22 International News

posted May 17, 2018, 8:28 AM by Neil D'Souza   [ updated May 17, 2018, 8:29 AM ]

Sunday bombings in church

Members of one family were behind a wave of blasts targeting three churches in Indonesia's second city of Surabaya, said police. At least 13 people were killed and dozens wounded in the attacks on May 13.

A mother blew herself and two children up at one church, while the father and two sons targeted two others, police chief Tito Karnavian told media persons. The bombings, which the Islamic State group has claimed, are the deadliest in Indonesia since 2005.

The national police chief, Tito Karnavian, said the attacks, which also killed the six bombers and injured more than 40 others, were carried out by children, teens and adults from a family. They were among 500 Islamic State sympathizers who had returned from Syria.


Bishops: "Attacks against coexistence and pluralism"

"The Indonesian Bishops are shocked. They expressed strong disappointment, and solidarity towards the families of the victims and wounded. It is traumatic to know that a whole family of suicide bombers carried out the attacks. What do we instill in the minds of children? Extremism? This is the most profound question that these attacks bring with them," said Fr Siprianus Hormat, Executive Secretary of the Bishops' Conference of Indonesia, after the three attacks that struck a Catholic church and two Protestant churches in Surabaya, a city on the island of Java on May 13.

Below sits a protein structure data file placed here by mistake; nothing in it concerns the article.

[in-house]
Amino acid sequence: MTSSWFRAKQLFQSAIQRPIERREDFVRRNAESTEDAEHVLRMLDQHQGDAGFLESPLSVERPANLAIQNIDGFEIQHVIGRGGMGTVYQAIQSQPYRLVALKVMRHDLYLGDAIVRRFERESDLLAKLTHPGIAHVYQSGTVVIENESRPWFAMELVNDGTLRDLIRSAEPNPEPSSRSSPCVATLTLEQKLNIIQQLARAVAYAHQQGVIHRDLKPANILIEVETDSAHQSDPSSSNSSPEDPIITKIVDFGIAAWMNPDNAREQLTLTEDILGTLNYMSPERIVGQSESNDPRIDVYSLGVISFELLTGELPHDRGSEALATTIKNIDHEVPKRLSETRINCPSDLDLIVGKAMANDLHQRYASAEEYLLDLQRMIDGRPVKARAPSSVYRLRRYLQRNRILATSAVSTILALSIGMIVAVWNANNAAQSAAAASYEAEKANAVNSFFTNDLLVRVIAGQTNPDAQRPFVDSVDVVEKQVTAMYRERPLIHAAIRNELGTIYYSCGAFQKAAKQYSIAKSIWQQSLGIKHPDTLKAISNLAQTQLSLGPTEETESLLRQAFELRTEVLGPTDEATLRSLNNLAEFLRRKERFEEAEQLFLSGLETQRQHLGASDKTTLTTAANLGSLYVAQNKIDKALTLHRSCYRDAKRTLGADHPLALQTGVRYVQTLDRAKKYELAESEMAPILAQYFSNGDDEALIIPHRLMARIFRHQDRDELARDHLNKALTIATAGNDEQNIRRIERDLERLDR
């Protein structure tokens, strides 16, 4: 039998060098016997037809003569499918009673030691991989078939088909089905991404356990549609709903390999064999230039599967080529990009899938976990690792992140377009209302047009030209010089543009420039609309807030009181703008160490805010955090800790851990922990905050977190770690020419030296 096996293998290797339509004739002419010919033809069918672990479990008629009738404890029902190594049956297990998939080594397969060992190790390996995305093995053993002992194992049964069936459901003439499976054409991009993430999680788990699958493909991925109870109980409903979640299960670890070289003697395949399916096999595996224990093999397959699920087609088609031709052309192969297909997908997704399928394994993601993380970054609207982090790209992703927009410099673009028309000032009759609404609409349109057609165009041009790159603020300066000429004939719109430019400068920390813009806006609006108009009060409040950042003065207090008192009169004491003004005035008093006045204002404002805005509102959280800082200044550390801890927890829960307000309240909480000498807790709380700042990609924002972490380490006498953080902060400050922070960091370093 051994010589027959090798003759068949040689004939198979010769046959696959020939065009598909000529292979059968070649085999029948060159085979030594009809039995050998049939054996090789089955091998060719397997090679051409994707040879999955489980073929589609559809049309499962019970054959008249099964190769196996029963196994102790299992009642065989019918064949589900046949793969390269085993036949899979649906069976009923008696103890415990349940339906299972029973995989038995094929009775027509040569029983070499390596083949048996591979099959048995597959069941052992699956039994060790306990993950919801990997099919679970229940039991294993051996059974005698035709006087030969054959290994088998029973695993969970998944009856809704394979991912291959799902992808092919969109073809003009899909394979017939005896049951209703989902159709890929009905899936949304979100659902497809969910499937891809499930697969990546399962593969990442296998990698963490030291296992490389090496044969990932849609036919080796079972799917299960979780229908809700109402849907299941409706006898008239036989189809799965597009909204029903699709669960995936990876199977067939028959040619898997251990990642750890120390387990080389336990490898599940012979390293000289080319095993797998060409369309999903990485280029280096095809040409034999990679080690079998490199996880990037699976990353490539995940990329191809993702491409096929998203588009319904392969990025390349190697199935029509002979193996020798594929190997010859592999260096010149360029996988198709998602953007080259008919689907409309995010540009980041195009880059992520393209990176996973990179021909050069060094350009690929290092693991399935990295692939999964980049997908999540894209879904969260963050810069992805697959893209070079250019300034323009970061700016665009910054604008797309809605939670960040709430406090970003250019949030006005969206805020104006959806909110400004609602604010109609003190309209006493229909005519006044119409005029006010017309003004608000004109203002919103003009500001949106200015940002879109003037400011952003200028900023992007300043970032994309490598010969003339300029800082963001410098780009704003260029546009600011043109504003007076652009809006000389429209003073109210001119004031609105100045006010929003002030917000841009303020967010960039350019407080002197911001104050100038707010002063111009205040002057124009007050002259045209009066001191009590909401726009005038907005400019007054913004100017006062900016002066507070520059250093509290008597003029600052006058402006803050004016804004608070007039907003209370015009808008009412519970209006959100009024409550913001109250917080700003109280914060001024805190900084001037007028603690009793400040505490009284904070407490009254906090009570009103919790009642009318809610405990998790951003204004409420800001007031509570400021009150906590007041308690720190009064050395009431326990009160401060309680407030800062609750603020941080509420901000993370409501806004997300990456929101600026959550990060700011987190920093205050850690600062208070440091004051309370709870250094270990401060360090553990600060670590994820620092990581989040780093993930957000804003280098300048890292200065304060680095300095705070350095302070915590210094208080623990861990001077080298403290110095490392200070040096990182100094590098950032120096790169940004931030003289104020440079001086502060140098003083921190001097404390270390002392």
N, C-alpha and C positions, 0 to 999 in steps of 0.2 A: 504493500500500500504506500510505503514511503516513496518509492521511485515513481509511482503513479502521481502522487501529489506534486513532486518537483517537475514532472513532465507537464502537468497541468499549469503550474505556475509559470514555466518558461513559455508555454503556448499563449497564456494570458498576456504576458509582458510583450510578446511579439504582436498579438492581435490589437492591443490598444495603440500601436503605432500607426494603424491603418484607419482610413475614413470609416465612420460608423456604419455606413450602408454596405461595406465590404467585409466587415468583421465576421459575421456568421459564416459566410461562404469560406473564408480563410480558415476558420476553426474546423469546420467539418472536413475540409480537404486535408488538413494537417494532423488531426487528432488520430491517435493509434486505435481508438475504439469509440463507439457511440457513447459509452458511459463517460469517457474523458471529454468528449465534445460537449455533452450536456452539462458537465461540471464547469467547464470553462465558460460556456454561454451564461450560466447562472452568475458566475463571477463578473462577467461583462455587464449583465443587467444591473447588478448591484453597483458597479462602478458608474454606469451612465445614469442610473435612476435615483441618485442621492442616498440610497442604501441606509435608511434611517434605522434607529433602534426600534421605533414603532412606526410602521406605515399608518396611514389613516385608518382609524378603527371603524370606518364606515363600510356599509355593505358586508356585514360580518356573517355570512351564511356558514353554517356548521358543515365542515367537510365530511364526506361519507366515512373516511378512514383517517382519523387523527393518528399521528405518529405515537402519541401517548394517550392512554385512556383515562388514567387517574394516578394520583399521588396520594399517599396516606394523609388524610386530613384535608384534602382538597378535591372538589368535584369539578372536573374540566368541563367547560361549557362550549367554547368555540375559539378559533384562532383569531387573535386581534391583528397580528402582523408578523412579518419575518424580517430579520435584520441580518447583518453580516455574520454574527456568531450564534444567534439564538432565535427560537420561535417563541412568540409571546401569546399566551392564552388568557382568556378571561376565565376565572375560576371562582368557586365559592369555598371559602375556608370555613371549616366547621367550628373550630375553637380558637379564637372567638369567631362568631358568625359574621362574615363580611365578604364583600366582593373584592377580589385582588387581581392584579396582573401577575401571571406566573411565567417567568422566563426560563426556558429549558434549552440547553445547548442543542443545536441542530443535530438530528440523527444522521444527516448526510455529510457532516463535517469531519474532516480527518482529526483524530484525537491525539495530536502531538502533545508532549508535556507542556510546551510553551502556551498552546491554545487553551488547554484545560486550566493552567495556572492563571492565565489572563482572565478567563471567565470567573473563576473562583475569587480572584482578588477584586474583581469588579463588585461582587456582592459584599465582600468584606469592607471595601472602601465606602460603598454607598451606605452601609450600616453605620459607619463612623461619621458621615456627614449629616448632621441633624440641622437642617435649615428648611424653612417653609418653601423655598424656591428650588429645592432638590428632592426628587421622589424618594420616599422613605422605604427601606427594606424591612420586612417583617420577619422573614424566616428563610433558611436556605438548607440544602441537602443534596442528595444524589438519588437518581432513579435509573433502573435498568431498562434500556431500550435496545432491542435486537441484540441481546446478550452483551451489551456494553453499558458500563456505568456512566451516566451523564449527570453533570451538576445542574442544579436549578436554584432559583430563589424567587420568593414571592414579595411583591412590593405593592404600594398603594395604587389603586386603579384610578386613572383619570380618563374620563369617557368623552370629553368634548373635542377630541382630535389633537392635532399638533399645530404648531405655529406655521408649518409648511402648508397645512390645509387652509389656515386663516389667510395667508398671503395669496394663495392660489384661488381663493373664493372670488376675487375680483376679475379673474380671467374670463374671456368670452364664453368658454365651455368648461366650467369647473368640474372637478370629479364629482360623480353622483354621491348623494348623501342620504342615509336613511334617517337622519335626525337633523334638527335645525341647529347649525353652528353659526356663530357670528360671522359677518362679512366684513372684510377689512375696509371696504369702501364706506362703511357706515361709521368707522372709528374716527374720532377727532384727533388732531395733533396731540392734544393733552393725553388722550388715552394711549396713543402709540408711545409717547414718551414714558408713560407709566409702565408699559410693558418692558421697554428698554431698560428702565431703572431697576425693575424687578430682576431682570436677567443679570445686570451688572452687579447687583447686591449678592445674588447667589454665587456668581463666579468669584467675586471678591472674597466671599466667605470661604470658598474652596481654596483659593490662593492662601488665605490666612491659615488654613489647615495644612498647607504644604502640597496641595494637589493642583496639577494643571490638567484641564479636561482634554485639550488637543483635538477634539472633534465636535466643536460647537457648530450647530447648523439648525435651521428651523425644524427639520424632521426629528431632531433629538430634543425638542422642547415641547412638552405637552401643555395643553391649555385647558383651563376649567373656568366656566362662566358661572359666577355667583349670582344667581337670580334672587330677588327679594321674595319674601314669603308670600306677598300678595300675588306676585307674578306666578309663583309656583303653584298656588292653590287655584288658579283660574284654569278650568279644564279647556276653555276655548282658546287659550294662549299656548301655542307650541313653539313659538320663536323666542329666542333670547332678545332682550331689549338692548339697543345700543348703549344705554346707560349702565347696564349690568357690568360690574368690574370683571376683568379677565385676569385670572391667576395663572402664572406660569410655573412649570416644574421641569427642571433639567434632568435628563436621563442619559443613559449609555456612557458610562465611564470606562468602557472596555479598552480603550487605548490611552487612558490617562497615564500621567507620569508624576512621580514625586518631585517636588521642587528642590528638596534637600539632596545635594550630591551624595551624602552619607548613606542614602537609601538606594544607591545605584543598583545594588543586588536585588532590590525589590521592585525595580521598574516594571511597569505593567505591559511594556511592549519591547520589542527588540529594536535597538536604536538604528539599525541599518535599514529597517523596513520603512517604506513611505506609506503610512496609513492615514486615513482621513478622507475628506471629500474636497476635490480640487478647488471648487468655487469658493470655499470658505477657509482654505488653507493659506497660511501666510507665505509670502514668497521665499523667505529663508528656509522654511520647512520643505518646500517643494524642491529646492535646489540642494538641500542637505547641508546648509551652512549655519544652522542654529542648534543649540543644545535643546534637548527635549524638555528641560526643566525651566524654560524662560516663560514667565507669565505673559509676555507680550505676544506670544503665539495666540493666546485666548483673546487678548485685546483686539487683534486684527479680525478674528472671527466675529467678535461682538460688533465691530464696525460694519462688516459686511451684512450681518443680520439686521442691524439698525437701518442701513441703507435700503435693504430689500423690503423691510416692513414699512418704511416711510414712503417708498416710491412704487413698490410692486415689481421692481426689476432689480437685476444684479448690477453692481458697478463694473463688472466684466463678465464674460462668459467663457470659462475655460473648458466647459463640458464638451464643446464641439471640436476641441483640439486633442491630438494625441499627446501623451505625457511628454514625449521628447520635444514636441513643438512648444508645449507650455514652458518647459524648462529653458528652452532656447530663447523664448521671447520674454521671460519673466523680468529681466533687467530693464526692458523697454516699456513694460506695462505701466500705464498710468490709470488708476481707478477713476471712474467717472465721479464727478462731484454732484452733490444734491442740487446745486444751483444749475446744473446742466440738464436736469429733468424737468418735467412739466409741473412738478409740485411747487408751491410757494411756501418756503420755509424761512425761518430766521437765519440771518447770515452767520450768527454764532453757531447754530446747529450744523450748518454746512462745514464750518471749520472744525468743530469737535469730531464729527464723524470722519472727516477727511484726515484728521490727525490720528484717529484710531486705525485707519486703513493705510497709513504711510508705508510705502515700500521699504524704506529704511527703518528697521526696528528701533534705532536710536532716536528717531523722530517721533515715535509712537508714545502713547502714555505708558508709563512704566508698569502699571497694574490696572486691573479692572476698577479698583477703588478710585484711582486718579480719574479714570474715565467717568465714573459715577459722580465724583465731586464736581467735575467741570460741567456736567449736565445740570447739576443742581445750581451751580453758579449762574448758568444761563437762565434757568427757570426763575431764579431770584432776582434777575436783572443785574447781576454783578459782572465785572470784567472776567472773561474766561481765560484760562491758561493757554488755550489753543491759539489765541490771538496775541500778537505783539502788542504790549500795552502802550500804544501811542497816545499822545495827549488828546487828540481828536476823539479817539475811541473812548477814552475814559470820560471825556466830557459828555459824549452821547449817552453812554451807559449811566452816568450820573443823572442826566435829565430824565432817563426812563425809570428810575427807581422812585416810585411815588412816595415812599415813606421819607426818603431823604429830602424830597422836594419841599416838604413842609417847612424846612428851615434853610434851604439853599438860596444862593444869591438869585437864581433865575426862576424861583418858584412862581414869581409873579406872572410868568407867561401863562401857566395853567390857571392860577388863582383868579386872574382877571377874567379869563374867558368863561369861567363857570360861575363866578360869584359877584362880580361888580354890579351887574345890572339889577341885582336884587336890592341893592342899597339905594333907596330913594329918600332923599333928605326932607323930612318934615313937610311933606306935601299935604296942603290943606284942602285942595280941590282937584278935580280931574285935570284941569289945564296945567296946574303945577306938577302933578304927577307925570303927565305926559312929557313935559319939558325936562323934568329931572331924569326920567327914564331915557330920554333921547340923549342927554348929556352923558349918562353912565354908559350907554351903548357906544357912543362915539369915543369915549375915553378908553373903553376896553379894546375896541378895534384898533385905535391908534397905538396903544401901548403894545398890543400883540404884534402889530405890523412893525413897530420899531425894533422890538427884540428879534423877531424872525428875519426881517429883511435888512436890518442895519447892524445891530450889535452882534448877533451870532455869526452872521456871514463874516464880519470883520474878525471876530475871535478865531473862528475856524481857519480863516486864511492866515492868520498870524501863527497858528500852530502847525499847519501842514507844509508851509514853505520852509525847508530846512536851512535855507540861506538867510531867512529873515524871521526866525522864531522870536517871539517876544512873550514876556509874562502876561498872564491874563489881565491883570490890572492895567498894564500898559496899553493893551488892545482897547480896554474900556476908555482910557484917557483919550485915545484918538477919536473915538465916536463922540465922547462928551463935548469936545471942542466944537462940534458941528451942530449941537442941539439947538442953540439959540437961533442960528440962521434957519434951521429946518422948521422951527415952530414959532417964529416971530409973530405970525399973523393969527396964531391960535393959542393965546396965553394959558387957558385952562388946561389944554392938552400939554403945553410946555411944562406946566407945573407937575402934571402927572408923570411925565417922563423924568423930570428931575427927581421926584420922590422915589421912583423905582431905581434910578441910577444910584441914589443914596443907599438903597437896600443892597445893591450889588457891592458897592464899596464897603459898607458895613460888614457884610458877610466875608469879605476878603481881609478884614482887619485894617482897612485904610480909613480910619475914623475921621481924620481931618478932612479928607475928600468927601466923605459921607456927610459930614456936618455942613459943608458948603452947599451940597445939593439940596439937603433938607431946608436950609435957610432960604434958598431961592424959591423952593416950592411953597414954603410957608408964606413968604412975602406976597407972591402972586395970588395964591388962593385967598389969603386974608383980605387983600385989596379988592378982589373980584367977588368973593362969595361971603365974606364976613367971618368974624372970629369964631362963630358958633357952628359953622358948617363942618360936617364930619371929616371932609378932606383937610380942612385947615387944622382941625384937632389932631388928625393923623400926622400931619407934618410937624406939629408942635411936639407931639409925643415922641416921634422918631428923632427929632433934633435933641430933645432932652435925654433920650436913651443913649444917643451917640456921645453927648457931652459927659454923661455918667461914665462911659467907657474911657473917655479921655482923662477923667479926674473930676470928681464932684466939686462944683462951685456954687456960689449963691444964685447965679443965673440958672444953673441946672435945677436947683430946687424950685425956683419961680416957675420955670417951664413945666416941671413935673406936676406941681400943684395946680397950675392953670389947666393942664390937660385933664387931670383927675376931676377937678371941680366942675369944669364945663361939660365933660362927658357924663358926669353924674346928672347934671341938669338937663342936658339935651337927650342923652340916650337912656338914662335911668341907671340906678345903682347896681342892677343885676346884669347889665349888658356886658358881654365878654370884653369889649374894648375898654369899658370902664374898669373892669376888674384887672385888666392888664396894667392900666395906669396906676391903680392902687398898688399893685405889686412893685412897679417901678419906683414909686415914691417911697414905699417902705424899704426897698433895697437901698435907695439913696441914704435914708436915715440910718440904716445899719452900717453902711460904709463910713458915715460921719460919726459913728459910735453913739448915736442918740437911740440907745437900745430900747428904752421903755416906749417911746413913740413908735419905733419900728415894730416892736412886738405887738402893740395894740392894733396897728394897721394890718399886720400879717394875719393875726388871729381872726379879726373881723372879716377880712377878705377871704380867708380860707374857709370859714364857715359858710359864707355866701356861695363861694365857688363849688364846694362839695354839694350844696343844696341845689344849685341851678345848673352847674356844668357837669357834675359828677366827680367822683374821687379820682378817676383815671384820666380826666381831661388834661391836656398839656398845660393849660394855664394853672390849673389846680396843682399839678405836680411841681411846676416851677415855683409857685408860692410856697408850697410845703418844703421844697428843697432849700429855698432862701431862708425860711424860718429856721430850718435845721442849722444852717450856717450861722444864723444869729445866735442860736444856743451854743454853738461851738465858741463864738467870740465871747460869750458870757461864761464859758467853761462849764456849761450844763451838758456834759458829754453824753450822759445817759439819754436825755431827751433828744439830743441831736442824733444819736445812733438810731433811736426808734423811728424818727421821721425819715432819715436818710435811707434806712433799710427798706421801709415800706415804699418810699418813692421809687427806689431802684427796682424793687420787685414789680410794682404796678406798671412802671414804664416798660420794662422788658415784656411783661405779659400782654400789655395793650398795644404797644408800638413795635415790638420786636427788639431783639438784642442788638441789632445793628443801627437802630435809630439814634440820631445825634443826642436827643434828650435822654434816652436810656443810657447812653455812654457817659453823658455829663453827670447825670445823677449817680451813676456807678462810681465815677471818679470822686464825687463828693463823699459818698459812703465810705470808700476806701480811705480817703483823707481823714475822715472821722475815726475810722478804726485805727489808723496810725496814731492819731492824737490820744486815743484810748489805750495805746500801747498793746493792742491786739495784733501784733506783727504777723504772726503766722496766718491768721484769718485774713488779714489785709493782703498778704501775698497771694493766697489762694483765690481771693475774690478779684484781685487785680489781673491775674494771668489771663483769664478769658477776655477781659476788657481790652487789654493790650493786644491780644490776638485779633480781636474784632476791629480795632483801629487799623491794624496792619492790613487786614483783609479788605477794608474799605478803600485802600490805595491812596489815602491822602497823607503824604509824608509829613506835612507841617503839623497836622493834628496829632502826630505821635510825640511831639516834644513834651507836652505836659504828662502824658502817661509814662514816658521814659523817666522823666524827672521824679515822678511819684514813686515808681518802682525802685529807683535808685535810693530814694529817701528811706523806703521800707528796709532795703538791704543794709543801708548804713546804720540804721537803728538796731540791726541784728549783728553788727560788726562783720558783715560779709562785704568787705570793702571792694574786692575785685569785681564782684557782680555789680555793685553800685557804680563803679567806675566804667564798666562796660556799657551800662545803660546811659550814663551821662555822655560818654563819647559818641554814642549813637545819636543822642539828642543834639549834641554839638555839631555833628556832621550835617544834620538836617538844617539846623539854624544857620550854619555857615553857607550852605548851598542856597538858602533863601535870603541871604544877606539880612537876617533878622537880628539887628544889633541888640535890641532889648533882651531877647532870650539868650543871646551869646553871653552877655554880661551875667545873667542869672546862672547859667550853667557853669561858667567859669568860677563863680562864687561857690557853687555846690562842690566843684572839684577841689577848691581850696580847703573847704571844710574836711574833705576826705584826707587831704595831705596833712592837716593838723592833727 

Sainthood cause opens for slain Iraqi priest and 3 deacons

The Vatican has given permission for the opening of the sainthood cause of an Iraqi priest and three deacons who were murdered by armed gunmen in Mosul.

The Congregation for Saints' Causes gave the nihil obstat ('no objection'), permitting a diocesan bishop to open a local inquiry into a candidate's sanctity. The Eparchy of St Thomas the Apostle of Detroit would be handling the process, because of the difficult conditions facing the Church in Mosul.


Indians happy to see Pope

A group from Kerala, India, on a Marian pilgrimage to visit Lourdes, Fatima and Medjugorje, came to Rome to meet the Pope. Fr Thomas said, "We went to Fatima, and now we have come to the Vatican. The General Audience is the best for us to receive the blessing of our beloved Papa. I could experience the Holy Spirit calling all people from different languages and places together."


Nun beaten unconscious by Vietnamese gangsters

St Paul de Chartres sisters in Vietnam were attacked by gangsters, while they were protesting construction of a house on their former land.

On May 8, a dozen nuns tried to prevent workers from building a house on the land next to their convent in Hanoi. Workers had taken trucks and tools to the site the previous night. Witnesses said gangsters employed to guard the site "insulted and attacked the nuns with batons, and one nun was beaten to unconsciousness."

They said many policemen were present, but did nothing to stop the brutal attack.


Thousands pay tribute to Alfie Evans

Thousands of mourners lined the streets of Liverpool to pay tribute to Alfie Evans on the day of the toddler's funeral.

The 23-month-old boy, who suffered a severe degenerative neurological condition, died April 28, some 10 days after his father, Tom Evans, had asked Pope Francis to help get him to Rome for treatment.

The family insisted on a private burial in Liverpool on May 14, but well-wishers lined the route, and applauded and threw flowers when the hearse carrying the child's coffin, decorated with a blue heart and toy soldiers, passed by.